“My arms ached, my back was cramped and I was trembling with the prolonged terror of a fall. Besides this, the unbroken darkness had had a distressing effect upon my eyes. The air was full of the throb and hum of machinery pumping air down the shaft.”
THE TIME MACHINE – H.G. Wells
In March, 2012, there was an article in The New York Times – Sunday Review by Anne Murphy Paul, titled, Your Brain on Fiction. Now, isn’t that a great suggestive title? Fiction as a mind-enhancing drug, one that evokes images of the brain drunk on words. So, what does it mean? Well, I recommend you read the whole article, because it is not only fascinating information (and Knowledge is Power), but to a writer, it can also be used as a guide to improving your own writing. (Click Here for Link to Article)
The excerpt above of The Time Machine by H.G. Wells (which I recently re-read and was delighted to see it still held my interest) gives us a example of how to stimulate the reader’s brain with its emotional “actions.”
There is a feeling of movement to the words, texture and emotions of terror.
Ms. Paul’s article talks about research by a team out of Emory University about how the reader’s brain actively reacts to descriptions with textures, touch, a sense of movement and smells. We can truly live vicariously through fictional characters and their longings, frustrations and trials and tribulations. As writers, we need to remember to be conscious of this fact when we are “moving” our characters through the interweaving fabric of our stories.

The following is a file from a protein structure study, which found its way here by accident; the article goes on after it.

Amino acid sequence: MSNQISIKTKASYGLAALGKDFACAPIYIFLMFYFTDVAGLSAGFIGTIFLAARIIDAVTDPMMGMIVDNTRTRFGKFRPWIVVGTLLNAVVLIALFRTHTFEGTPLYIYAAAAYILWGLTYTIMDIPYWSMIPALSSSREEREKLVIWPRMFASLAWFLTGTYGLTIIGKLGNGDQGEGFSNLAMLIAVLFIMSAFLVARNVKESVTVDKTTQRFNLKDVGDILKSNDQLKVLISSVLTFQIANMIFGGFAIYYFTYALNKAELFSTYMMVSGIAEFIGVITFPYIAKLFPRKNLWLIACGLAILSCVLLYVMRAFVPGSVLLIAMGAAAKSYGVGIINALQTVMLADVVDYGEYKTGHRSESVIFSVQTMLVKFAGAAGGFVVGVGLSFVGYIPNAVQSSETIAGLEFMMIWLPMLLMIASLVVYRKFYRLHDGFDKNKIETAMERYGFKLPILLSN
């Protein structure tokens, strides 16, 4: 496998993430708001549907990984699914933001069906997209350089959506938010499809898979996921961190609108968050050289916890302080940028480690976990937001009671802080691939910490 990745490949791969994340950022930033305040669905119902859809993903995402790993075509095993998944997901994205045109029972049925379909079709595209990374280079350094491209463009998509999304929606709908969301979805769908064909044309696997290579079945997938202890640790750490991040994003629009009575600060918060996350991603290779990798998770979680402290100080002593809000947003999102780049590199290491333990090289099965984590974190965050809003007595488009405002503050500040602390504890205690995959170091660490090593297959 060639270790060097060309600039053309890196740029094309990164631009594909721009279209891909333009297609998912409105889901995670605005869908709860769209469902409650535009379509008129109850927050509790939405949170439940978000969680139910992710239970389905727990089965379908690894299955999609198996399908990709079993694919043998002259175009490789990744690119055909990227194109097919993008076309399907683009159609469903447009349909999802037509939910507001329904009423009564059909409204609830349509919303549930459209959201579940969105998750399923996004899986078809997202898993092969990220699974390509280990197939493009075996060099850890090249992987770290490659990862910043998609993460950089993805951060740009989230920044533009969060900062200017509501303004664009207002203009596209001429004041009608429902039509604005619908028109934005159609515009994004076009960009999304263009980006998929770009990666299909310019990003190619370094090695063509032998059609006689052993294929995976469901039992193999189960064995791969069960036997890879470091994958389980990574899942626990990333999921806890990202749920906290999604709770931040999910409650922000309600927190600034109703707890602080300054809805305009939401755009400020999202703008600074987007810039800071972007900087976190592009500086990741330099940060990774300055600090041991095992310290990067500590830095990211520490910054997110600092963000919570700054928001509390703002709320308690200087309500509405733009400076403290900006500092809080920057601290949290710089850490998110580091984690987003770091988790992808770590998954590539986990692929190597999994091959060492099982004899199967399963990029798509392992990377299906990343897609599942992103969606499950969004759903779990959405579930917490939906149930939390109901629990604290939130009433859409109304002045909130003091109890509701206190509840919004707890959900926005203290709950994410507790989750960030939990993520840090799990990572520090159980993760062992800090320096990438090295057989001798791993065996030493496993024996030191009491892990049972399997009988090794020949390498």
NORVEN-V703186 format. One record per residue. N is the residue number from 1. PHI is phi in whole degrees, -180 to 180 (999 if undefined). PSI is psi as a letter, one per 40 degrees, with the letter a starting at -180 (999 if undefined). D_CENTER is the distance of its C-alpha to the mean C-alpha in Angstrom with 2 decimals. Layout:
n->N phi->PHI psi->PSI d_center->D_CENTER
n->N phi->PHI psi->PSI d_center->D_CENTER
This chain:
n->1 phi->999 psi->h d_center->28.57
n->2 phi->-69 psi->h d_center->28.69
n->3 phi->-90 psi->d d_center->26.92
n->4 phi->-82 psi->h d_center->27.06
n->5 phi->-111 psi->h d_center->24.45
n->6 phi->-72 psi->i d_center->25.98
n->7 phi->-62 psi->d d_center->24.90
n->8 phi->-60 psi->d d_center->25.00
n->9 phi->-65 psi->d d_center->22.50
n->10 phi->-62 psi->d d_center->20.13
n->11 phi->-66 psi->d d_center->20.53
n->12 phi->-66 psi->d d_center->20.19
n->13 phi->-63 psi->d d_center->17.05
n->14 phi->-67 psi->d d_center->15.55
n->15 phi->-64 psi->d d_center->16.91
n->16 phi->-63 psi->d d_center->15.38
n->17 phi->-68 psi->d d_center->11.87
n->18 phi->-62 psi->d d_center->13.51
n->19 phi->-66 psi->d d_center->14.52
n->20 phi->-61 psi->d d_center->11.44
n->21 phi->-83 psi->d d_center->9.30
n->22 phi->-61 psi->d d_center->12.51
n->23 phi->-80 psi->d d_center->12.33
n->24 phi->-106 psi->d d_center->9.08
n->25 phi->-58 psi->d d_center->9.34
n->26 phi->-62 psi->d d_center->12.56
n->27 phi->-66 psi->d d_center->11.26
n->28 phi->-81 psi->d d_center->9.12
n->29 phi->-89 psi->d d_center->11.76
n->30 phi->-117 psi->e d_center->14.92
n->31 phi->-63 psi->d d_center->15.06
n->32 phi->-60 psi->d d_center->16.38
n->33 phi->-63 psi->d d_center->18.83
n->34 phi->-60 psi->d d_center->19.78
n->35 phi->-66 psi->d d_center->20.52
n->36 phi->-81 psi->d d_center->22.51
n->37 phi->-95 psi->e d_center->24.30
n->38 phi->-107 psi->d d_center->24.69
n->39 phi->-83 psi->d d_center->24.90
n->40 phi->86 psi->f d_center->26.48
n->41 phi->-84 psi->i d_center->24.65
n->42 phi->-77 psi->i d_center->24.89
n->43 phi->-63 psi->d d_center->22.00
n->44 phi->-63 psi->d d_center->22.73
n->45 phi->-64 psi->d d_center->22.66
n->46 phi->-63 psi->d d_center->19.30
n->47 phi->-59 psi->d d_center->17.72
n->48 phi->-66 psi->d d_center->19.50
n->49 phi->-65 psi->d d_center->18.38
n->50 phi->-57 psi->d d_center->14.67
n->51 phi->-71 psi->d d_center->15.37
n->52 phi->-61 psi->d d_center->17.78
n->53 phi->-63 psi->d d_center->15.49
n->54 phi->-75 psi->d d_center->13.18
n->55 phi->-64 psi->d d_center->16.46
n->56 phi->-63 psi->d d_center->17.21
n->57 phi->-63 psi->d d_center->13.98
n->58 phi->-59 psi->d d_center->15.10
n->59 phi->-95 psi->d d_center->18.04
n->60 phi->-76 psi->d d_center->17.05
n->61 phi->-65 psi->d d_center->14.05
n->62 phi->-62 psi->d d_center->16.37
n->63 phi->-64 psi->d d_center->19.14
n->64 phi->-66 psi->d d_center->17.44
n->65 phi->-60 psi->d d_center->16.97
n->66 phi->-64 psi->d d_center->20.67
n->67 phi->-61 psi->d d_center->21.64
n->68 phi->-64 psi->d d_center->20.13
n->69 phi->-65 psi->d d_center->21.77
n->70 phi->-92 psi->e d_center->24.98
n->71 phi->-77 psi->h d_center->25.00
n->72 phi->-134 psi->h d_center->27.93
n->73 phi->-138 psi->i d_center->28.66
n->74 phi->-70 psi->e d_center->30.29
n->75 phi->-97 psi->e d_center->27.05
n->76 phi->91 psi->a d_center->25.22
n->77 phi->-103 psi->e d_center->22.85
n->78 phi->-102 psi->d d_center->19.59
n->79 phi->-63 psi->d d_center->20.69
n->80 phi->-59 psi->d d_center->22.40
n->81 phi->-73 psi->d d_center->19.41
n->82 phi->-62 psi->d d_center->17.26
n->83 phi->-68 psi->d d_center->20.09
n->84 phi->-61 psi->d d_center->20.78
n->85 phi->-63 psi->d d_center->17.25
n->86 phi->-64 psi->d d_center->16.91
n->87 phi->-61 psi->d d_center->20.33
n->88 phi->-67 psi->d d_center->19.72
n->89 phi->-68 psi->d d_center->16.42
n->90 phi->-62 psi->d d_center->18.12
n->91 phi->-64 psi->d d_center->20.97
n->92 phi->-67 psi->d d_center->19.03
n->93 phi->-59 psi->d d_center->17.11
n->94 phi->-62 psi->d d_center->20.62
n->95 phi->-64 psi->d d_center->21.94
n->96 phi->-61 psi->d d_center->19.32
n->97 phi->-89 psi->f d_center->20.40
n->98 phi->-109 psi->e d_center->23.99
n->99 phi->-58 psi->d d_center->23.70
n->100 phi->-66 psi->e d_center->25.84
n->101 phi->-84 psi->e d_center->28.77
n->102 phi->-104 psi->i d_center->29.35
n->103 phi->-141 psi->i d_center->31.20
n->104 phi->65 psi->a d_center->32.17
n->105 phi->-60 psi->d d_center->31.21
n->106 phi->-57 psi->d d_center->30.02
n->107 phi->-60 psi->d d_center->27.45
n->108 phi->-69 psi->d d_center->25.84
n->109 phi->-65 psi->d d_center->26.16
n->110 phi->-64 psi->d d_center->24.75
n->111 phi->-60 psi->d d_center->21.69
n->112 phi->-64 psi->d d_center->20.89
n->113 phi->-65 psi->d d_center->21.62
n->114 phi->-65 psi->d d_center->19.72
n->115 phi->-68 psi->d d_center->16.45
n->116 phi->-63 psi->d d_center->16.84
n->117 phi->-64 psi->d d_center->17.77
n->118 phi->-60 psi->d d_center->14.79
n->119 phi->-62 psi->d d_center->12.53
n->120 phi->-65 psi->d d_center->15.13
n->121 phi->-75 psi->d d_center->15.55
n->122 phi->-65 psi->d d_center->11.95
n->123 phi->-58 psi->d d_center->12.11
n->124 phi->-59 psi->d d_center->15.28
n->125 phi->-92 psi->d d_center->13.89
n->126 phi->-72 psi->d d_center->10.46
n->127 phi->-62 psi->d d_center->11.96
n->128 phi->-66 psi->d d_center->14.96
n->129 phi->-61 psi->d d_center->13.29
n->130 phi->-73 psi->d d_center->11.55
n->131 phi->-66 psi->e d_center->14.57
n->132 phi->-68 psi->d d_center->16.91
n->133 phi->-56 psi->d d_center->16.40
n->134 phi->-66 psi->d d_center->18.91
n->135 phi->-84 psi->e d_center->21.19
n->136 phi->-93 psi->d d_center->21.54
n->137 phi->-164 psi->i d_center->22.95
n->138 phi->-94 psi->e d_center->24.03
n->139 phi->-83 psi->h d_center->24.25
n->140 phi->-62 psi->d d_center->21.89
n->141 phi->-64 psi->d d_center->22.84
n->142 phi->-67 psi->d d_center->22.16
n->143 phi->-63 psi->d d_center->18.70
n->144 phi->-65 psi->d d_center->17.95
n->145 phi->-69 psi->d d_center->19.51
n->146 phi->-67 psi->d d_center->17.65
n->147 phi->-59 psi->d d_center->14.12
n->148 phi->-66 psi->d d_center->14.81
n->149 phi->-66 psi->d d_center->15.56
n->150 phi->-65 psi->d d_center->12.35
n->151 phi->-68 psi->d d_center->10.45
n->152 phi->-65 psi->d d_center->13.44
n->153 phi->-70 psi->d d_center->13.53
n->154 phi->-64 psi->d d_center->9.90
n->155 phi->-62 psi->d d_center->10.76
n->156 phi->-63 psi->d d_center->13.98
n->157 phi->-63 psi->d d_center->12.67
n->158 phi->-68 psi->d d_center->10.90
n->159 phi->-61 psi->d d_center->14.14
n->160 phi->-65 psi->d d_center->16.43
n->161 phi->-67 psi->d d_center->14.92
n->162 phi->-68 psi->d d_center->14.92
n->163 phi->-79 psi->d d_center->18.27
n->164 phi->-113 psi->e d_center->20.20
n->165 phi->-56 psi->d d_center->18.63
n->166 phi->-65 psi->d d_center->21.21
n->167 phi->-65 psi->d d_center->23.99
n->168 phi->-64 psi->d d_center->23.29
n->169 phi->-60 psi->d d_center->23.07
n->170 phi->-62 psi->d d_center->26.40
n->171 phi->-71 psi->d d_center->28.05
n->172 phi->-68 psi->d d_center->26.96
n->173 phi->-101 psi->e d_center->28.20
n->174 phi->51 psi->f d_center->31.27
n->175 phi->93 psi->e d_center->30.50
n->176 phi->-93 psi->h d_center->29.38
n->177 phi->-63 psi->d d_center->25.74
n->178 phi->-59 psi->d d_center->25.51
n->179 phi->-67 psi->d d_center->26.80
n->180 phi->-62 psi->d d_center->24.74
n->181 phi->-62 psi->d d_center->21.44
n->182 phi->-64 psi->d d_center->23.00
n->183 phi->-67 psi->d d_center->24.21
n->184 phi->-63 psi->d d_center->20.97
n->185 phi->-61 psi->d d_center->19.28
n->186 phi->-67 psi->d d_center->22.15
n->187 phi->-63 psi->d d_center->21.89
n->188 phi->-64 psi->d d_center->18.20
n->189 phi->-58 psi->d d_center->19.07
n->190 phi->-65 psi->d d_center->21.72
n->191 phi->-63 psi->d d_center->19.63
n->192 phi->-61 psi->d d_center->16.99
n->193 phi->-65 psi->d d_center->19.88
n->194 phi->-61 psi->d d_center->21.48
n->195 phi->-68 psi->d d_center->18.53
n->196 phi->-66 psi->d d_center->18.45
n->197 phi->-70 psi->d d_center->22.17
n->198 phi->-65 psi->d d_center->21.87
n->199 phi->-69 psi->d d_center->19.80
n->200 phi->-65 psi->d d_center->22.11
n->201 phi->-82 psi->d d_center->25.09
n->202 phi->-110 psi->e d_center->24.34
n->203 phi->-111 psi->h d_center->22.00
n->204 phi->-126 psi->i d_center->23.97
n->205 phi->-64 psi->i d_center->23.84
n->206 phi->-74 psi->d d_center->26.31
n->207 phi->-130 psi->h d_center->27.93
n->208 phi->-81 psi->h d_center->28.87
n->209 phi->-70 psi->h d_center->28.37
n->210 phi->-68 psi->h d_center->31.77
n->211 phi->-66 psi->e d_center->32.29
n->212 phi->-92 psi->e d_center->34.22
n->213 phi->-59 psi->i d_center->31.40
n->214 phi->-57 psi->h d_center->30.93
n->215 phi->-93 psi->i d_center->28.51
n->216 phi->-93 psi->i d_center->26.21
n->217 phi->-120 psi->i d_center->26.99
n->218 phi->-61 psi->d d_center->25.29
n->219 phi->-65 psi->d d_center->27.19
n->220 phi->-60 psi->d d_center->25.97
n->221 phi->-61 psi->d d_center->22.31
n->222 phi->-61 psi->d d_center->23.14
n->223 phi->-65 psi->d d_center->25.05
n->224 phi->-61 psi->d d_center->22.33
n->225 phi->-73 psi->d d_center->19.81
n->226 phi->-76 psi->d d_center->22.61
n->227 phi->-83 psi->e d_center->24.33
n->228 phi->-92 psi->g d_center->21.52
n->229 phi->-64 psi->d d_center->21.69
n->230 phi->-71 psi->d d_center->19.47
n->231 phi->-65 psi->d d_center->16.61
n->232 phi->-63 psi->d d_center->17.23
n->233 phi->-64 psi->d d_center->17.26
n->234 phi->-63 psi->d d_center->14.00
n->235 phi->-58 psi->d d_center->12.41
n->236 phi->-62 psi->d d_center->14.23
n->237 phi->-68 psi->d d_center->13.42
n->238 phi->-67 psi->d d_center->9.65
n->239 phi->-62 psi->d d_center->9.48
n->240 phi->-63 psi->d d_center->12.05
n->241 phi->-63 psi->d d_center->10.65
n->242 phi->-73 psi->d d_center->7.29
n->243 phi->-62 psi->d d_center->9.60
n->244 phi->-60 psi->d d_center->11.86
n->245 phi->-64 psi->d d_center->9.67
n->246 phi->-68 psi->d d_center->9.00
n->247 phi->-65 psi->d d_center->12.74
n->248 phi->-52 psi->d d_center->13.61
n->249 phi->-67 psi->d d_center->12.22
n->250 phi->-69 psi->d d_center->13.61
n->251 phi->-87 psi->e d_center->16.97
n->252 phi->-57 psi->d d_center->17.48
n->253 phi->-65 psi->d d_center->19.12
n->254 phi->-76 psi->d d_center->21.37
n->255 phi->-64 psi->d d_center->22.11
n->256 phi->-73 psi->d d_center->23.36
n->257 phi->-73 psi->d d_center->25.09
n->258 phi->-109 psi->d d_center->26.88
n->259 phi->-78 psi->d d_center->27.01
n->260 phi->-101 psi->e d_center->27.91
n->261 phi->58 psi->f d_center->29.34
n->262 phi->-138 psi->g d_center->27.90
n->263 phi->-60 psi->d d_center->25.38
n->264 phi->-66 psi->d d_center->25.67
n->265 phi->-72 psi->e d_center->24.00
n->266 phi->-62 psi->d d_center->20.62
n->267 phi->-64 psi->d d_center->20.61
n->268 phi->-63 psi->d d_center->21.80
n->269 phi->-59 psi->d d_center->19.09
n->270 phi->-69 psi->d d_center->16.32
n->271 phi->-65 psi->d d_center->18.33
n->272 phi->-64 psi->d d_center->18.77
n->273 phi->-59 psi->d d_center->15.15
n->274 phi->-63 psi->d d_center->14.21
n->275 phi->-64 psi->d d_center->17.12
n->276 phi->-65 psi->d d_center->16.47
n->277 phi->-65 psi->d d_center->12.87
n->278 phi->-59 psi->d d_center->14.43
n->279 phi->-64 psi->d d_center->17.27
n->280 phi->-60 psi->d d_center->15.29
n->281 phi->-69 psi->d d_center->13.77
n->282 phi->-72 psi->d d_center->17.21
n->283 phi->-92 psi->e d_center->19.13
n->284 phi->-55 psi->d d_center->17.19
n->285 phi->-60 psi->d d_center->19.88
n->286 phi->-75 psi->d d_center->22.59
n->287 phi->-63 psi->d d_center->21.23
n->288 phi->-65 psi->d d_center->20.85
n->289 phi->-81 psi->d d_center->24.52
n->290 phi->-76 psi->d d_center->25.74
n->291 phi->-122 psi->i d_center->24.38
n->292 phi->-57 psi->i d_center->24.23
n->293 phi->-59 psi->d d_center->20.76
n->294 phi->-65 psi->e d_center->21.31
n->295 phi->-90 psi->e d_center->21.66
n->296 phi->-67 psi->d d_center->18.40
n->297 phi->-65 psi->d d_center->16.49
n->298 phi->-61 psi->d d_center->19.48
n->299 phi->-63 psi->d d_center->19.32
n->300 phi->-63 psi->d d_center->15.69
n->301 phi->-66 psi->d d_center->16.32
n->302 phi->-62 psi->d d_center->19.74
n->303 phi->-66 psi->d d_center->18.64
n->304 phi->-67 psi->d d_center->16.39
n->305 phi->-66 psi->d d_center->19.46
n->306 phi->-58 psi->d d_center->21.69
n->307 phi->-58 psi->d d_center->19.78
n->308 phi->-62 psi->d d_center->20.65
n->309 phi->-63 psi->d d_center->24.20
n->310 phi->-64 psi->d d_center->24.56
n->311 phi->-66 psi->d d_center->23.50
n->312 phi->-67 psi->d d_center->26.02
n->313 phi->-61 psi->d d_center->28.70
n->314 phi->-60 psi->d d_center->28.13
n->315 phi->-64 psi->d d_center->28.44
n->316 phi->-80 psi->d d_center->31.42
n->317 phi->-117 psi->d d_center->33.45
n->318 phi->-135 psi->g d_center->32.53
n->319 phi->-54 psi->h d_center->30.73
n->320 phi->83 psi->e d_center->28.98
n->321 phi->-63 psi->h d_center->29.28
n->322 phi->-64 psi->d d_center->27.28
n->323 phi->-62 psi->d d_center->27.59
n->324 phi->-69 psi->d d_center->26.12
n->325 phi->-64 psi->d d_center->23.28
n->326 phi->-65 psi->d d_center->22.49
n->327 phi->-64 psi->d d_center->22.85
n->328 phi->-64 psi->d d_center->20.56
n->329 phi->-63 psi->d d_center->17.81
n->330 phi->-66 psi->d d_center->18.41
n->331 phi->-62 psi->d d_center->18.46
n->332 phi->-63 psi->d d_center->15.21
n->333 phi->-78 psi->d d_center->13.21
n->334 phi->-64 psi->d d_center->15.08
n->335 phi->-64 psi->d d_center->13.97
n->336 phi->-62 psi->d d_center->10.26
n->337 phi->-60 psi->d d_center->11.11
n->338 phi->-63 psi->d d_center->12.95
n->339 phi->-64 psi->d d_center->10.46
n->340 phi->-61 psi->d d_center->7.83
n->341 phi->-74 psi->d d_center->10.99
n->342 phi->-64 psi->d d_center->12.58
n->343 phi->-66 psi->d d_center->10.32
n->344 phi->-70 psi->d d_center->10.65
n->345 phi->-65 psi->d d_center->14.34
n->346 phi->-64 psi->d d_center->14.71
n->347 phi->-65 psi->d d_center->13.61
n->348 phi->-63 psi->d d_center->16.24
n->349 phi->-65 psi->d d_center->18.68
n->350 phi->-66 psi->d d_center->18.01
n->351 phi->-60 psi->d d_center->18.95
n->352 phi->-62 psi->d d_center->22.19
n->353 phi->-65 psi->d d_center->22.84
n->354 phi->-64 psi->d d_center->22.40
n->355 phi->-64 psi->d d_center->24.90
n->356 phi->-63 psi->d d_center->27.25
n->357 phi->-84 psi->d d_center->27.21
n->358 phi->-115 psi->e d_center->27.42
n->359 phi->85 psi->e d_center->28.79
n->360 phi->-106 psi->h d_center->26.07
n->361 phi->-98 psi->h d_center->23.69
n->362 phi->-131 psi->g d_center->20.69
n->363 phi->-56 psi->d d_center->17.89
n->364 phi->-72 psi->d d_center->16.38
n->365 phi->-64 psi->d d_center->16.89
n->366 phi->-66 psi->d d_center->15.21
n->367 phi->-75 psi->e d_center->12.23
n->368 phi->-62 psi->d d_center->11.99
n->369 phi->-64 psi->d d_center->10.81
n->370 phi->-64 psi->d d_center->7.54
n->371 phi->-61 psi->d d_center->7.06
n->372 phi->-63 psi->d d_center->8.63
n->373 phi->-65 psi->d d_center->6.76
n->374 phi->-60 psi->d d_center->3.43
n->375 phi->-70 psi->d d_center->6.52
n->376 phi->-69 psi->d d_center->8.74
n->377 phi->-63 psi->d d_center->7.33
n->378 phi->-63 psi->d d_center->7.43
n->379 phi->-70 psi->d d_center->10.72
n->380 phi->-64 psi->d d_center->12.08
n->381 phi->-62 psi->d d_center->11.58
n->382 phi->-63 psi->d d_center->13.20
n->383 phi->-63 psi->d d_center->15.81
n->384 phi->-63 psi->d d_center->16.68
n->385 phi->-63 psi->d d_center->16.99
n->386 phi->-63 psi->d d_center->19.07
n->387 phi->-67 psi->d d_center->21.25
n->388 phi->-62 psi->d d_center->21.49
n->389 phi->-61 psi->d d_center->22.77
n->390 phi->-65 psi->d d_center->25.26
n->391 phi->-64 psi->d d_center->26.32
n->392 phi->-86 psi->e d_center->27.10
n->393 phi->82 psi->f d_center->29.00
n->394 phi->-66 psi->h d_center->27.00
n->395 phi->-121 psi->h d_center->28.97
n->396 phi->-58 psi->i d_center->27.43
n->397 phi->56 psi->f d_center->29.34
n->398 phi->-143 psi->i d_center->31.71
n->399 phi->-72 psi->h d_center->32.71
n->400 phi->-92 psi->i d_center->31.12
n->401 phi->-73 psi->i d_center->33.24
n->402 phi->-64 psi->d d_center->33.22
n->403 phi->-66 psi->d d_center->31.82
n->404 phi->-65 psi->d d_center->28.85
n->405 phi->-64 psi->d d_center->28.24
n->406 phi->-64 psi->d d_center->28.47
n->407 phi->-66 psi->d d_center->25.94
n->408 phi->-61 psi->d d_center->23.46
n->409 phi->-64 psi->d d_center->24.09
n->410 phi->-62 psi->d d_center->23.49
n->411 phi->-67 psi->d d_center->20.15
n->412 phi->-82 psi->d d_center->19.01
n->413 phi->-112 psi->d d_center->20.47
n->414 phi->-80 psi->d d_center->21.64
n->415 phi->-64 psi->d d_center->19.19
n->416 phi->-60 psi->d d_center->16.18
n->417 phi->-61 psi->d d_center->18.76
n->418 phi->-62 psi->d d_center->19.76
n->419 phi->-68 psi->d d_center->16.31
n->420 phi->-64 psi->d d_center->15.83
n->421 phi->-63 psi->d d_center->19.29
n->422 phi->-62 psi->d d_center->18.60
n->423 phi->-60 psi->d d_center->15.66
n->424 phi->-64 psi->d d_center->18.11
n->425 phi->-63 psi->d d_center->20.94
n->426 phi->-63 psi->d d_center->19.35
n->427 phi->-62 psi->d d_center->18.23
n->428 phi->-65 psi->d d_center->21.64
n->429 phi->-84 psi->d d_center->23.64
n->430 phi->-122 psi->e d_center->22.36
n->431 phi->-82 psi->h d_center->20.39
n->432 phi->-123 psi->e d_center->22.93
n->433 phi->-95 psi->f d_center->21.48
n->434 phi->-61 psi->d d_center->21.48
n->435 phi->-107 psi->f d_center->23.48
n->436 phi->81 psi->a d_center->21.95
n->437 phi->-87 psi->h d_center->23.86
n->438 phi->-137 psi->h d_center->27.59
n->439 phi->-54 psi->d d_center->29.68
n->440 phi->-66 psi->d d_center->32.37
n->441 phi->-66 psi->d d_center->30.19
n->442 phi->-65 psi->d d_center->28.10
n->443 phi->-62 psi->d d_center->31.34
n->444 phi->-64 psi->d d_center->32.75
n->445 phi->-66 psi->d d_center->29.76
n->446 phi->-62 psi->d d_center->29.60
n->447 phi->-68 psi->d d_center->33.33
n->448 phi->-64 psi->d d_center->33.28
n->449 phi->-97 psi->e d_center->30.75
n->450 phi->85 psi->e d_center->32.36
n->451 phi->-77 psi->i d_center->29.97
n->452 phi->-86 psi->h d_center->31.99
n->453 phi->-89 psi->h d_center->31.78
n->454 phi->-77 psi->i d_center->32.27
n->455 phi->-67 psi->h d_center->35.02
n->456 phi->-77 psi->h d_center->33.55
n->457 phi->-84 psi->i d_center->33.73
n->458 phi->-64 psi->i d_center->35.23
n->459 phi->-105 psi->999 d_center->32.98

According to the Ms. Paul’s article, a team of Emory University researchers also reports that …metaphors like “The singer had a velvet voice” and “He had leathery hands” roused the sensory cortex while phrases matched for meaning, like “The singer had a pleasing voice” and “He had strong hands,” did not.
Which brings me to one of my favorite use of a metaphor by an author. It comes from a John Irving’s book, Prayers for Owen Meany. Read it and weep all you writers, for this has to send your sensory cortex into overdrive!
“You’ve seen the mice caught in the mousetraps?” she asked me. “I mean caught – their little necks broken – I mean absolutely dead,” Grandmother said. “Well, that boy’s voice,“ my grandmother told me, “that boy’s voice could bring those mice back to life!”
Obviously, there is only one H.G. Wells, and one John Irving, but we can tear a page from their fiction on how it should be done. I will leave you with an excerpt of a story I’m working on currently. I can only hope it tickles your brain, too.
Big Doofus is usually right, since his coon dog’s snout knows what curdled fear smells like, and surely those escapees stink from it as they push through the brambles, crawl over rocks, twist an ankle in shallow holes and get bitch-slapped by low-slung tree limbs. They always lose their sense of direction, all the time going deeper and deeper into Catalysta Woods. Wheezing hard and bloodied from their efforts, the prey arrives at the Clearing. There is no getting out of the woods.
If you want, please use the comment section to give me a brief example of your own efforts to engage the reader’s imagination.